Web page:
Life in gardens: calculations

Paving problem, FB Johnston, Library of Congress“6th Division mathematics class on a street paving problem,” Washington, D.C., ca. 1899, by Frances Benjamin Johnston, via Library of Congress Prints and Photographs Division.

Before she became immersed in the work of photographing old houses and gardens, Johnston was a photojournalist and a portraitist. In 1899, she became interested in progressive education and made a photo survey of students at public schools in Washington, D.C.

The Sunday porch: Franklin, Louisiana

thibideaux-cabin-st-marys-parish-la-1930s-fb-johnston-library-of-congress“Thebideau cabin,” near Franklin, St. Mary Parish, Louisiana, 1938, by Frances Benjamin Johnston for her Carnegie Survey of the Architecture of the South, via Library of Congress Prints and Photographs Division.

Detail: a small recessed gallery or loggia porch

The front yard is very neat. Two old tires protect the daisies and the little tree.

The Sunday porch: Le Droit Park

Le Droit Park, 1974, Wash.DC, HABS, Library of CongressDetail of porch column, Le Droit Park, 3rd Street, N.W., Washington, D.C., 1974, by Ronald Comedy for an Historic American Building Survey (HABS), via Library of Congress Prints and Photographs Division.

Le Droit Park is an old Washington subdivision of large freestanding houses and duplexes of related architectural design, located just south of Howard University. When it was built in 1873, it was restricted to white buyers only and gated, but a series of protests brought the fences down in 1891, and by 1920 its residents were predominately African-American and included professors, politicians, and artists.  The area suffered decline in the 1980s, but today its renovated homes are selling quickly, according to The Washington Post. The neighborhood is on the Heritage Trail, a self-guided walking tour developed by Cultural Tourism DC.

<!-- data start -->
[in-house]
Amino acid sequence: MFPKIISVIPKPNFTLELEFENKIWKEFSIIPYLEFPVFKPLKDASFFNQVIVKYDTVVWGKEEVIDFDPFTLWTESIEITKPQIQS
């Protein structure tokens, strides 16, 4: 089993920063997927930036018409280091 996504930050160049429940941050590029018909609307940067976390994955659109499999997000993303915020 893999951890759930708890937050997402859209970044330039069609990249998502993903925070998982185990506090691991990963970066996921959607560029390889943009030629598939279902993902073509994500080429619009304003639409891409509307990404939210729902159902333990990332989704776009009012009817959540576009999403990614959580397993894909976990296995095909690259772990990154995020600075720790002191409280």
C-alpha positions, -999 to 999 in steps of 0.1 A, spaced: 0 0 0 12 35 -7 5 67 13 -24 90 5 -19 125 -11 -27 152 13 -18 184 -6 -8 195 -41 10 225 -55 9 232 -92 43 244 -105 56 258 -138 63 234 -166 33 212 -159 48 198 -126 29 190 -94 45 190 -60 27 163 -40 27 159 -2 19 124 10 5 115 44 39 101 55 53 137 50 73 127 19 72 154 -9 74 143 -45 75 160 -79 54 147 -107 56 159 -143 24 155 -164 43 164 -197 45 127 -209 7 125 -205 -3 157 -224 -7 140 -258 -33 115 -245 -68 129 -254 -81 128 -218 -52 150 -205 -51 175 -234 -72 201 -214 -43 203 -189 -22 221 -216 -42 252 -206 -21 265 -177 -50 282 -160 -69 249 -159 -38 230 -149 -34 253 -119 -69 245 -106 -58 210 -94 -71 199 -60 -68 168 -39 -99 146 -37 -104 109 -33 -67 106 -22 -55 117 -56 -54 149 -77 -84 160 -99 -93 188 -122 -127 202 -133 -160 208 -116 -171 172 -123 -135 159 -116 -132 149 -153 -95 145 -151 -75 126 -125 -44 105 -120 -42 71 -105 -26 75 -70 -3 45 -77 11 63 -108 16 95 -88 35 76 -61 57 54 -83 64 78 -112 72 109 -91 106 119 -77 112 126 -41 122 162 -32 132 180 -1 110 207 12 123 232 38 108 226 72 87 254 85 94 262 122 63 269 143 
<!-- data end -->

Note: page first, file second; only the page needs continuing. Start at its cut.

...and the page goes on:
The home pictured above — with its distinctive porch columns — still exists.

Vintage landscape: Hartsdale

1 Hartsdale Pet Cemetary, Bain New Service, Library of Congress“Dog cemetery, Hartsdale,” New York, between ca. 1910 and ca. 1915, by Bain News Service, via Library of Congress Prints and Photographs Division.

3 Hartsdale Pet Cemetary, Bain New Service, Library of Congress

The Hartsdale Pet Cemetery is the oldest operating pet cemetery in the world and the only one listed on the National Register of Historic Places, according to its website. It was founded in 1896, in the apple orchard of a New York City veterinarian.

4 Hartsdale Pet Cemetary, Bain New Service, Library of Congress

Today, it holds the graves of over 80,000 animals, including the pets of Diana Ross, Irene Castle, and Mariah Carey.

2 Hartsdale Pet Cemetary, Bain New Service, Library of Congress